Acala Network is a dual protocol platform that plans to offer stable currency and staking liquidity on Polkadot while being entirely governed by Acala Network (ACA) token holders. On July 1st, Acala Network Cofounder Ruitao Su and COO Bette Chen joined us to answer all of our Acala questions.
- Honzon Protocol will bring a multi-collateral stablecoin to Polkadot.
- Homa Protocol will provide staking derivative to DOT holders.
- ACA, aUSD, and L-DOT will have wallet support and cross-chain transfer capability at launch.
- ACA tokens will be rewarded to DOT holders who help secure a parachain slot for Acala.
- ACA tokens will be rewarded to collators on Acala.
- Expected that L-DOT holders will be able to vote for validators and participate in Polkadot’s on-chain governance.
- DOTs staked via Homa protocol are still subject to slashing.
Acala is a decentralized financial consortium that plans to create cross-chain open finance infrastructure for the Polkadot ecosystem. The project is founded by Laminar, a synthetic asset and margin trading platform, and Polkawallet, a mobile wallet for the Polkadot network. The Acala platform will consist of two protocols, Honzon and Homa.
The Honzon protocol is the multi-collateral stable-coin protocol, enabling credit facility of aUSD, Acala’s stablecoin, by collateralizing DOT, BTC, and other assets on Polkadot. Once credited, aUSD can be traded or loaned to others in order to earn interest. aUSD is cross-chain capable, and poised to be the stablecoin across Polkadot ecosystem.
The Homa protocol will provide liquidity to DOT holders who decide to stake. DOT holders who stake via the Homa protocol will receive the DOT derivative – L-DOT, which are liquid and fungible yield bearing tokens. L-DOTs can be used as collateral in Honzon, which will allow users to take out a loan while still earning rewards from the underlying staked DOT.
“L-DOT is the DeFi steroid for Polkadot, as there’s competition between DOT used for staking (20% return) vs DOT used for DeFi… L-DOT releases the liquidity of DOT and make it more affordable to run DeFi Dapps.”Bette Chen, COO of Acala
L-DOT holders will still be able to choose which validators they nominate their DOTs to while staking via the Homa Protocol.
The Acala team also expects that L-DOT holders will be able to participate in Polkadot’s on-chain governance, but the current voting mechanism doesn’t support multiple vote records from a single address. The Acala team is working with the Polkadot team to solve this problem.
L-DOT holders are still subject to slashing on Polkadot. That said, validators are elected on a daily basis by L-DOT holders, which means they can respond quickly to vote out bad validators.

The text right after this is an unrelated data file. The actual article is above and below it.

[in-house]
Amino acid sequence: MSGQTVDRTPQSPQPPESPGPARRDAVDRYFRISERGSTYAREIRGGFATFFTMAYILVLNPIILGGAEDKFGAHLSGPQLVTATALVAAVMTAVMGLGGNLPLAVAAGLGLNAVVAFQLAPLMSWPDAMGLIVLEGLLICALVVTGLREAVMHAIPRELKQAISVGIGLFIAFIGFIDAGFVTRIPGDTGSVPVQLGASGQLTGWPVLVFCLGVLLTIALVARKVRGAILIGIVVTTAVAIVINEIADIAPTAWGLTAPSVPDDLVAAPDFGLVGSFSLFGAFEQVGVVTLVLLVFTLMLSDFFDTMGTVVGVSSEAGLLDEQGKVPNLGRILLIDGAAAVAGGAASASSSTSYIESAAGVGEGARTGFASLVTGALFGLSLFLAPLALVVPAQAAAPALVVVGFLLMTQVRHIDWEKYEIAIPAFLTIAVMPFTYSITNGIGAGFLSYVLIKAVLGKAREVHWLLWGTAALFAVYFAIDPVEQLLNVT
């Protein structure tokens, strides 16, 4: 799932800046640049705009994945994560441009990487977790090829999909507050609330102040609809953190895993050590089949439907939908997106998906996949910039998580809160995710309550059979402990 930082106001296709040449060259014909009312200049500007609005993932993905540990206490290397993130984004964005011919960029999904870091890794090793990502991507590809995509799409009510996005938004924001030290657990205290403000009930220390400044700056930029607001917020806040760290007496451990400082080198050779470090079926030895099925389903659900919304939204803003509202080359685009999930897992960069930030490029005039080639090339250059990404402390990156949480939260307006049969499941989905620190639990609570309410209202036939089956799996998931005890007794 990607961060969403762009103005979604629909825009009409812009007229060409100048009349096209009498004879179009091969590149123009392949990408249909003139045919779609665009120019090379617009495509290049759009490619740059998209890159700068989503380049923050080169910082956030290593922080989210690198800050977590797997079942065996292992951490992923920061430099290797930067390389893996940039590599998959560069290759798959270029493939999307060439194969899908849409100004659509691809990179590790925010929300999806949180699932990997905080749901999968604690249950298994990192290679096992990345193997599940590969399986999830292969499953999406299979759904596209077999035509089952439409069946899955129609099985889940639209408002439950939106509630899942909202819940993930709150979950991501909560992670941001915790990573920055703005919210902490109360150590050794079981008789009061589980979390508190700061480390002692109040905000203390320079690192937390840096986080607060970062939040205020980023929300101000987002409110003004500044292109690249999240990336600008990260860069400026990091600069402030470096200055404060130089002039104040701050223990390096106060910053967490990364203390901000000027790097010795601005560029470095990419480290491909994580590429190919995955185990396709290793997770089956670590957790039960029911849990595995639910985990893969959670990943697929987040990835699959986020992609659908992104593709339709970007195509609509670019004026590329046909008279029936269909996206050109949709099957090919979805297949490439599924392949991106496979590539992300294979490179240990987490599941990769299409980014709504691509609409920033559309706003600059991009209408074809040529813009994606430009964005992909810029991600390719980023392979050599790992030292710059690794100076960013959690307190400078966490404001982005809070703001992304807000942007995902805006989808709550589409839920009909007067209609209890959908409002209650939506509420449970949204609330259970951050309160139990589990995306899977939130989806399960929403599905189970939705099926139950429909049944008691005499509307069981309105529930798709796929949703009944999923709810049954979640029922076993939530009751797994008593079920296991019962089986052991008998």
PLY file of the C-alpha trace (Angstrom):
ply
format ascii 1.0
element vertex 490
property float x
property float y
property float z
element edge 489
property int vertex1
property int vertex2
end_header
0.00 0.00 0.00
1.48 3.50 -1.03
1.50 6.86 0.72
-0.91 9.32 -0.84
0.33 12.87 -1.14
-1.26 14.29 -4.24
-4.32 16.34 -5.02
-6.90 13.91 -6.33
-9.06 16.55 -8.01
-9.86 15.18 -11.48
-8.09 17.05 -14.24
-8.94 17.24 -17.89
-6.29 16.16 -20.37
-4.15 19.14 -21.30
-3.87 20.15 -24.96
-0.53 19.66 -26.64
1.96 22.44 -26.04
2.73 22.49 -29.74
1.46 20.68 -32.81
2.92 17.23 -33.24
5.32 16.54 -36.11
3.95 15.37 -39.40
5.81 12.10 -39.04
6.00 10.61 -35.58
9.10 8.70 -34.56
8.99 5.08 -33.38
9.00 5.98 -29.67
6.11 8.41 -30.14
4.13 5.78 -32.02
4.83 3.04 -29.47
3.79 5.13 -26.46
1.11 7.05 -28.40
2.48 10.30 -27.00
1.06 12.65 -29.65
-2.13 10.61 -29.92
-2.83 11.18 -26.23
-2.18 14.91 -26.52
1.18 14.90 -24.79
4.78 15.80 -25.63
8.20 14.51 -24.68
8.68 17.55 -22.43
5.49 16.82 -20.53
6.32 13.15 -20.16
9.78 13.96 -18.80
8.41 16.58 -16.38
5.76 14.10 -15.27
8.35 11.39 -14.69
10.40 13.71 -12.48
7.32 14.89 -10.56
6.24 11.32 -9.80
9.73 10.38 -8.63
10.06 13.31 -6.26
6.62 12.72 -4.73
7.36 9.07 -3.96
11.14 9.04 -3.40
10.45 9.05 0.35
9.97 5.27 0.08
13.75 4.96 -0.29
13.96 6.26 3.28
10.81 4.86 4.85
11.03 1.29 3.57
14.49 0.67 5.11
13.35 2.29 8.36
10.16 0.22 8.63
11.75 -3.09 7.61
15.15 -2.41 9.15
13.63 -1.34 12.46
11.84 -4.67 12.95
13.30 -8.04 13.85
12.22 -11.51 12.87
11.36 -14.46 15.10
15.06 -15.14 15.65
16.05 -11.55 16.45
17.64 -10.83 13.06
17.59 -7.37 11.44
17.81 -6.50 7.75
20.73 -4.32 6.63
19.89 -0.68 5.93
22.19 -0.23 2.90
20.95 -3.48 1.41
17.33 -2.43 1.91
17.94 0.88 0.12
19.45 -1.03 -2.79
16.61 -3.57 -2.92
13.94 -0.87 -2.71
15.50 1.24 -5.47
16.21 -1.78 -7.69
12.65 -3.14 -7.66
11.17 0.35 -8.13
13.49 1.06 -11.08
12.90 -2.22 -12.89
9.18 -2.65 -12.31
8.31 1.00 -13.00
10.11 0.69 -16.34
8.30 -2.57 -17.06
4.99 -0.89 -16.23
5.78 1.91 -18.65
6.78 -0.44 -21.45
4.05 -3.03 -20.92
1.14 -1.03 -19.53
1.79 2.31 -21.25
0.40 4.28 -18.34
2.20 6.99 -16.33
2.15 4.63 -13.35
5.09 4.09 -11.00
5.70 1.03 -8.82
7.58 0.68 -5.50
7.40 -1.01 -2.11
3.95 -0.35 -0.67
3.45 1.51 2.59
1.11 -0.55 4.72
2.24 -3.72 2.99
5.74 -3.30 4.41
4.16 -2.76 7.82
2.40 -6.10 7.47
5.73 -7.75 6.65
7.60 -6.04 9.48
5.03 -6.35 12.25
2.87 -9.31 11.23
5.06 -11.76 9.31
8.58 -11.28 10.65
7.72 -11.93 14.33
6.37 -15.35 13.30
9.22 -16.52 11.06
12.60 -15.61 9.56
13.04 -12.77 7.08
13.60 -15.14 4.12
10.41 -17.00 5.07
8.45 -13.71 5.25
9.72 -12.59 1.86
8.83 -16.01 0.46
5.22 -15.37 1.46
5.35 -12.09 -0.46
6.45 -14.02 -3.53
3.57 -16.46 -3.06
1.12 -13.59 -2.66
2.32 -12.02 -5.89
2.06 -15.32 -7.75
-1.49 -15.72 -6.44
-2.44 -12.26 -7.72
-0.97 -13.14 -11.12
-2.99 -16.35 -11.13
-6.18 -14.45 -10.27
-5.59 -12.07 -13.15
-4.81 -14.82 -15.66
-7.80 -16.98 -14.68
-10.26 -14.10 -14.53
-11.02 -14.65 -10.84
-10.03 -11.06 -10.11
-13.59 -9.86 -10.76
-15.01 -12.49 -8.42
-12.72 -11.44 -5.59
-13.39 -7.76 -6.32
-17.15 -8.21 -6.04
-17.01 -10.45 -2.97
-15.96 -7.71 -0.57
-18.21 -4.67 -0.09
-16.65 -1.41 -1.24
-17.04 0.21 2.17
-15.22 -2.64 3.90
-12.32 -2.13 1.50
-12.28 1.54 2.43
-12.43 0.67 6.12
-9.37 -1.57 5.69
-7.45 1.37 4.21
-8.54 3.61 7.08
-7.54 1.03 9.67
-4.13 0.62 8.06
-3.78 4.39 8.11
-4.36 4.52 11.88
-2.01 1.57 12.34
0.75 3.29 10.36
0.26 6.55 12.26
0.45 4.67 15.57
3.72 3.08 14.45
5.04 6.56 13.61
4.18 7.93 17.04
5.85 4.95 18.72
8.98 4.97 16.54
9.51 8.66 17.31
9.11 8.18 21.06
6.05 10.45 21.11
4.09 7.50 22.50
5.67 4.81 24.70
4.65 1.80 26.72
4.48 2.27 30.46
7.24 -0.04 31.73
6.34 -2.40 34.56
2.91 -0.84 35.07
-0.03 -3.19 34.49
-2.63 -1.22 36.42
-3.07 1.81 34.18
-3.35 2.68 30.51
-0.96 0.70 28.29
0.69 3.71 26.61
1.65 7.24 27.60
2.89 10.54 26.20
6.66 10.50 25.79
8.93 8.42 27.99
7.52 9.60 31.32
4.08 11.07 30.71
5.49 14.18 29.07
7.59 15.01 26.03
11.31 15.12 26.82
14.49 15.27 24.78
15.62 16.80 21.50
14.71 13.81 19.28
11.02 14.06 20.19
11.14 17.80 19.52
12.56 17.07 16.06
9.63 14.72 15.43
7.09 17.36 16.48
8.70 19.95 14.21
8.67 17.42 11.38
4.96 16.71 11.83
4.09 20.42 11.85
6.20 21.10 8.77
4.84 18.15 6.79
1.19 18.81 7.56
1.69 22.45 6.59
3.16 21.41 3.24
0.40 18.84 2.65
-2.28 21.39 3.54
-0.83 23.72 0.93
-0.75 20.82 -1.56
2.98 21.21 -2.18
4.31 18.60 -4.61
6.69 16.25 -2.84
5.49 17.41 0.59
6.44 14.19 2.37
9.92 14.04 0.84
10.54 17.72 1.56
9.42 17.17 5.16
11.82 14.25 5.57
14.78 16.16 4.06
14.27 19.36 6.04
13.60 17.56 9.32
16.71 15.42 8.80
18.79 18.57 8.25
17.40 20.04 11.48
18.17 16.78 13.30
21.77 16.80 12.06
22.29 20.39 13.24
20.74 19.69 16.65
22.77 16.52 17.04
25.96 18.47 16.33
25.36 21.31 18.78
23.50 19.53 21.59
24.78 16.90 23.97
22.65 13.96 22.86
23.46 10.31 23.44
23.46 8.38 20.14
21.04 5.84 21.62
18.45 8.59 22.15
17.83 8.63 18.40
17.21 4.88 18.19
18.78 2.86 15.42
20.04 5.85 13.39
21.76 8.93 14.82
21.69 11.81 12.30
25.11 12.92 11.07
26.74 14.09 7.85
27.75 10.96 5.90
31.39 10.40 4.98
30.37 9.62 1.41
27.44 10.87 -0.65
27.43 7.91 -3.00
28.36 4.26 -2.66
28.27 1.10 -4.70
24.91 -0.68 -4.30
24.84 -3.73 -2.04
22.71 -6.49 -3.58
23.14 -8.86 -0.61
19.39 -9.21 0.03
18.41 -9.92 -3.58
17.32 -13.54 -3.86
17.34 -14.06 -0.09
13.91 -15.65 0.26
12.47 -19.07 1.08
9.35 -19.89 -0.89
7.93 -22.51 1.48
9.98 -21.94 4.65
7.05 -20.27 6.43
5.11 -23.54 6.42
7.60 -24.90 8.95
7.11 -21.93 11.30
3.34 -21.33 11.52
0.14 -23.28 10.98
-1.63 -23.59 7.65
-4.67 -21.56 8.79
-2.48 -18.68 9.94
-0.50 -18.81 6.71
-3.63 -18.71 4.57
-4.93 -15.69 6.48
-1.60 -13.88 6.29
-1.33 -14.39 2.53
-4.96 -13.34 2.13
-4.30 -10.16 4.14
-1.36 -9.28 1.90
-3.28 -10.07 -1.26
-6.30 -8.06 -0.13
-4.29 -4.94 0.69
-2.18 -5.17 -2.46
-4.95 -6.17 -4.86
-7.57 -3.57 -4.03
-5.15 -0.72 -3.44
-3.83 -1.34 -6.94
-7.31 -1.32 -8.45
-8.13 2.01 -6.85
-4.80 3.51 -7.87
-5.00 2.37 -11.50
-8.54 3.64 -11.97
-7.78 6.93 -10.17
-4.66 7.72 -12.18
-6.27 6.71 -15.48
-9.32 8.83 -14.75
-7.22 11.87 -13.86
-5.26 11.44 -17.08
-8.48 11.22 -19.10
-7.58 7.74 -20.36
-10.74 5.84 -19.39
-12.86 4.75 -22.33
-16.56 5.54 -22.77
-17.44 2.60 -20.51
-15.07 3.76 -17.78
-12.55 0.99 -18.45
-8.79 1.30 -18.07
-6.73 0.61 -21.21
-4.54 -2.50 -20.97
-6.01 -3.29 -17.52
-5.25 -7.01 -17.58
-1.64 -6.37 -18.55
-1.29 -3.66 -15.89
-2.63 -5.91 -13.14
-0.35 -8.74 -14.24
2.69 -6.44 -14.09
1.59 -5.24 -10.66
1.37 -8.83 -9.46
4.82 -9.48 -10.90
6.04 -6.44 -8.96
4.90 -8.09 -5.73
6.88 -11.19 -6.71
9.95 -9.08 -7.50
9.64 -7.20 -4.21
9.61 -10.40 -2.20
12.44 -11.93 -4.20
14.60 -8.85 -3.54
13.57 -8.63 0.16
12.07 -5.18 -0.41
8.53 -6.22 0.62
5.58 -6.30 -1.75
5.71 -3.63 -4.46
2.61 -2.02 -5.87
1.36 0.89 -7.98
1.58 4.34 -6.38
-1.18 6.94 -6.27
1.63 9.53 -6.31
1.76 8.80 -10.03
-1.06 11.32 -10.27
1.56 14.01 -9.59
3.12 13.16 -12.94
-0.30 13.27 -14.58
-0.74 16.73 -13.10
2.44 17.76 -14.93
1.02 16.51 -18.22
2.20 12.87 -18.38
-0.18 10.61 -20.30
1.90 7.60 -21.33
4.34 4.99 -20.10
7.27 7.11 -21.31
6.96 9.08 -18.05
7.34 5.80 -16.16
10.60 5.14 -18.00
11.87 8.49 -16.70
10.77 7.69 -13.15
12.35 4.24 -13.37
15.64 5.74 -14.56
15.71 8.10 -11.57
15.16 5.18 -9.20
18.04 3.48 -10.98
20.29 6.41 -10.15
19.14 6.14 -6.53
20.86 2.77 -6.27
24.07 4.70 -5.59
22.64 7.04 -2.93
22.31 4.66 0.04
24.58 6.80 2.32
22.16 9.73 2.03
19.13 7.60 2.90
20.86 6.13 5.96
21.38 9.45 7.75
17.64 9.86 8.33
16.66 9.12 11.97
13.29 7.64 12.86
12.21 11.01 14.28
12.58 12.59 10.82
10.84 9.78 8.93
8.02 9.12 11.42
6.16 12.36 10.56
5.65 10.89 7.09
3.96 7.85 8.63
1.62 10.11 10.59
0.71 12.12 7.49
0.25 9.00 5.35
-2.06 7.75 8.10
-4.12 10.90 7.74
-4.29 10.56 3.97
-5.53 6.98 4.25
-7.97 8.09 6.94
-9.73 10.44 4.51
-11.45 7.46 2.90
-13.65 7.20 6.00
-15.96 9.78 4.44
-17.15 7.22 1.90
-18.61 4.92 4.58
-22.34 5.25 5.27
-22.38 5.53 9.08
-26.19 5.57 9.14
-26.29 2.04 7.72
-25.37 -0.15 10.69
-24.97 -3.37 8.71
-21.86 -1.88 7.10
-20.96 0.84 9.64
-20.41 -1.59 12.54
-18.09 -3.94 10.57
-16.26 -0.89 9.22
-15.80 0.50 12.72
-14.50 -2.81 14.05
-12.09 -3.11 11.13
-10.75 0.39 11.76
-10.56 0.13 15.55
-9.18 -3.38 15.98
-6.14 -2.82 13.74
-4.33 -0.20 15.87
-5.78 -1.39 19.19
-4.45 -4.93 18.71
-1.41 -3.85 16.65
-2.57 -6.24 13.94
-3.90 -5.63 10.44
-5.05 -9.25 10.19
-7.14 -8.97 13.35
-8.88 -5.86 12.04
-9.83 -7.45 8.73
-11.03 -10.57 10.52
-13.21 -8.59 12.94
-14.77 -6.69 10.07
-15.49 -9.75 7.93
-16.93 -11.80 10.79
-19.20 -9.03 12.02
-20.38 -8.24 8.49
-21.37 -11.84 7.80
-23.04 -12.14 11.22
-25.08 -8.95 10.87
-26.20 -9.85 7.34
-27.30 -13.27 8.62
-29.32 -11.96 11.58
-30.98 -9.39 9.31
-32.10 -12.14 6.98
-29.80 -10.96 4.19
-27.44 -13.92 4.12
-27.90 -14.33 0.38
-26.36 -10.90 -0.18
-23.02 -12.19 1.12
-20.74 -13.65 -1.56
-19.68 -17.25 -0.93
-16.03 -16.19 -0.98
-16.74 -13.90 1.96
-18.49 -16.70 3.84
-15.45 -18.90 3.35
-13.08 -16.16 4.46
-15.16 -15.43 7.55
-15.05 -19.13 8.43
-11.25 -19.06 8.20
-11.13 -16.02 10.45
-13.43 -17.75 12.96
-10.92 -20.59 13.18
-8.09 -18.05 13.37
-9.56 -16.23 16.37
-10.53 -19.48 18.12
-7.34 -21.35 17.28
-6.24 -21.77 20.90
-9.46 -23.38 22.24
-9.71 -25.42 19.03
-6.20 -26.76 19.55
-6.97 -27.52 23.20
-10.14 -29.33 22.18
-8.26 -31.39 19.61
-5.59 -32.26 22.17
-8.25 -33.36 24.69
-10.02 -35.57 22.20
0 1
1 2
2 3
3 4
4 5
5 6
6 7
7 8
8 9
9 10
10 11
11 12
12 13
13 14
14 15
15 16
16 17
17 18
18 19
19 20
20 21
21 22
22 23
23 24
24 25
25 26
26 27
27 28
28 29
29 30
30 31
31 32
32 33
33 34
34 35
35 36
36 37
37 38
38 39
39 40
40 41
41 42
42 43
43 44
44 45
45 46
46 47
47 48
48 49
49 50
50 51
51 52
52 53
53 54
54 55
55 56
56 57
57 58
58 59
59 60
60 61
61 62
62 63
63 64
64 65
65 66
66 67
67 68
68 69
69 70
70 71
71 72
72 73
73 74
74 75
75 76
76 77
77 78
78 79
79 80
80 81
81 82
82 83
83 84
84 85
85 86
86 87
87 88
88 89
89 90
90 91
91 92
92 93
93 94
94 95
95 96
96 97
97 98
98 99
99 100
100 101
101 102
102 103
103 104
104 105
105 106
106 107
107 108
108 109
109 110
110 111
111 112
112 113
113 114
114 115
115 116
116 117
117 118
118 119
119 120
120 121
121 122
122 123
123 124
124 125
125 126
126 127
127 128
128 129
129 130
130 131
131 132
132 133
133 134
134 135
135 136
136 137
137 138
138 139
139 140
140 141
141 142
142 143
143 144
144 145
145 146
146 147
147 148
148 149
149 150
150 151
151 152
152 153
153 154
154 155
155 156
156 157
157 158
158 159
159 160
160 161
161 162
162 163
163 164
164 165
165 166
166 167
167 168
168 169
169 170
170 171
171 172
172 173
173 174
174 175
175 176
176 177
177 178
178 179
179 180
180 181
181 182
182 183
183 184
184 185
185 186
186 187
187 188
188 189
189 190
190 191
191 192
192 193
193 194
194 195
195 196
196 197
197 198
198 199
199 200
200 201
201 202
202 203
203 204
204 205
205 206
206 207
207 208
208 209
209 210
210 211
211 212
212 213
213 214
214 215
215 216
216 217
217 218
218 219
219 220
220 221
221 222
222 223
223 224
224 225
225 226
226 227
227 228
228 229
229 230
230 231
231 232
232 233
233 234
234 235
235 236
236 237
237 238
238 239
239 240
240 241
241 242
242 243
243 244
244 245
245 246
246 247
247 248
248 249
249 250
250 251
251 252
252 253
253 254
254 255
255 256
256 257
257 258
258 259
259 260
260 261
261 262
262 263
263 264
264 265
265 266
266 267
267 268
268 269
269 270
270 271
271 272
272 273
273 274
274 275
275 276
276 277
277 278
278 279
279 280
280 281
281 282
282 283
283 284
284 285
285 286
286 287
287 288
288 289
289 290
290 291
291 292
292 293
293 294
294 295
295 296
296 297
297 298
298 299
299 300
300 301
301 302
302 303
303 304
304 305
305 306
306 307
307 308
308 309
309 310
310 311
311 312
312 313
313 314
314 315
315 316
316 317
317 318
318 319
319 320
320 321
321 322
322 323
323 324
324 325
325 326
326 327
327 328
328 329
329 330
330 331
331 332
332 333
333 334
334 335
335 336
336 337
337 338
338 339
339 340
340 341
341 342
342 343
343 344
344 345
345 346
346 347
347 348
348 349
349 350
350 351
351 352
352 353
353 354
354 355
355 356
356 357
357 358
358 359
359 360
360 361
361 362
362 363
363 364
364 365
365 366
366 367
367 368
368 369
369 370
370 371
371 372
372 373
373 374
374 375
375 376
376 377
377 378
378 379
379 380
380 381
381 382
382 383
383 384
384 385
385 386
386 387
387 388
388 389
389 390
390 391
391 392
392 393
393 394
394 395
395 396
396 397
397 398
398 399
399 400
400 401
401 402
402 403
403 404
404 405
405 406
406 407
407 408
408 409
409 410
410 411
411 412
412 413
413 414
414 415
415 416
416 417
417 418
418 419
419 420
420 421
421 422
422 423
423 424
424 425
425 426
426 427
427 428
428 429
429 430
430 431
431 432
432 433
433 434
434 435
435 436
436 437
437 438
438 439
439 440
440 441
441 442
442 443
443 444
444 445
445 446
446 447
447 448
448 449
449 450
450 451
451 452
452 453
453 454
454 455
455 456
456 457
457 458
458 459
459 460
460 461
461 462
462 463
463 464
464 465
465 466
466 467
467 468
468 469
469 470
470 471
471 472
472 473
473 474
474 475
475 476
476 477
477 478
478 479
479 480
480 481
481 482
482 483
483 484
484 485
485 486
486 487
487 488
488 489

The ACA token is the governance token on the Acala Network. Similar to MakerDAO’s MKR, ACA token holders are responsible for governing the Honzon and Homa protocols, and the Acala Network in general.
Built for Polkadot
The Acala team sees Acala as the “DeFi shard” within the Polkadot ecosystem. Acala is built on Substrate, which makes it easy for wallets, and other chains on Polkadot to integrate with Acala tokens. Polkawallet will support all features of the Acala Network including transfer, loan management, minting, and redeeming L-DOT.
“We would like to see Acala become the Financial Hub on Polkadot, with strong fundamentals (e.g. loan, DEX volume, L-DOT pool), and a thriving ecosystem built-on top of us.”Ruitao Su, Cofounder of Acala
Securing a Parachain Slot
Acala plans to secure a parachain slot on both Polkadot and Kusama once parachain auctions begin. 30% of ACA tokens will be distributed to DOT holders who choose to participate in Acala’s parachain auction.
The Acala team estimates that it will take roughly 7,500 DOT (based on average chain security cost) to secure a parachain slot on Polkadot, but this is dependent on the market once these auctions begin taking place.
The Acala team is confident that it will be amongst the first to secure a parachain slot, as a lot of its backers, supporters and community are also DOT holders. However, if Acala fails to secure a parachain slot, then it will run on Polkadot/Kusama as a parathread, which offers the same security as a parachain, but in a pay-as-you-go fee model that is similar to Ethereum.
Although Acala will benefit from Polkadot’s shared security model, it will still need to run collator nodes to keep the network alive. Acala expects that it will need around 20 to 30 collator nodes in order to maintain uptime. These nodes can self-stake ACA tokens or receive ACA nomination in order to be in the active set. Collator nodes will be compensated for their work in ACA tokens.
Special thanks to Ruitao and Bette for spending an hour with Staking Hub to answer all of our questions!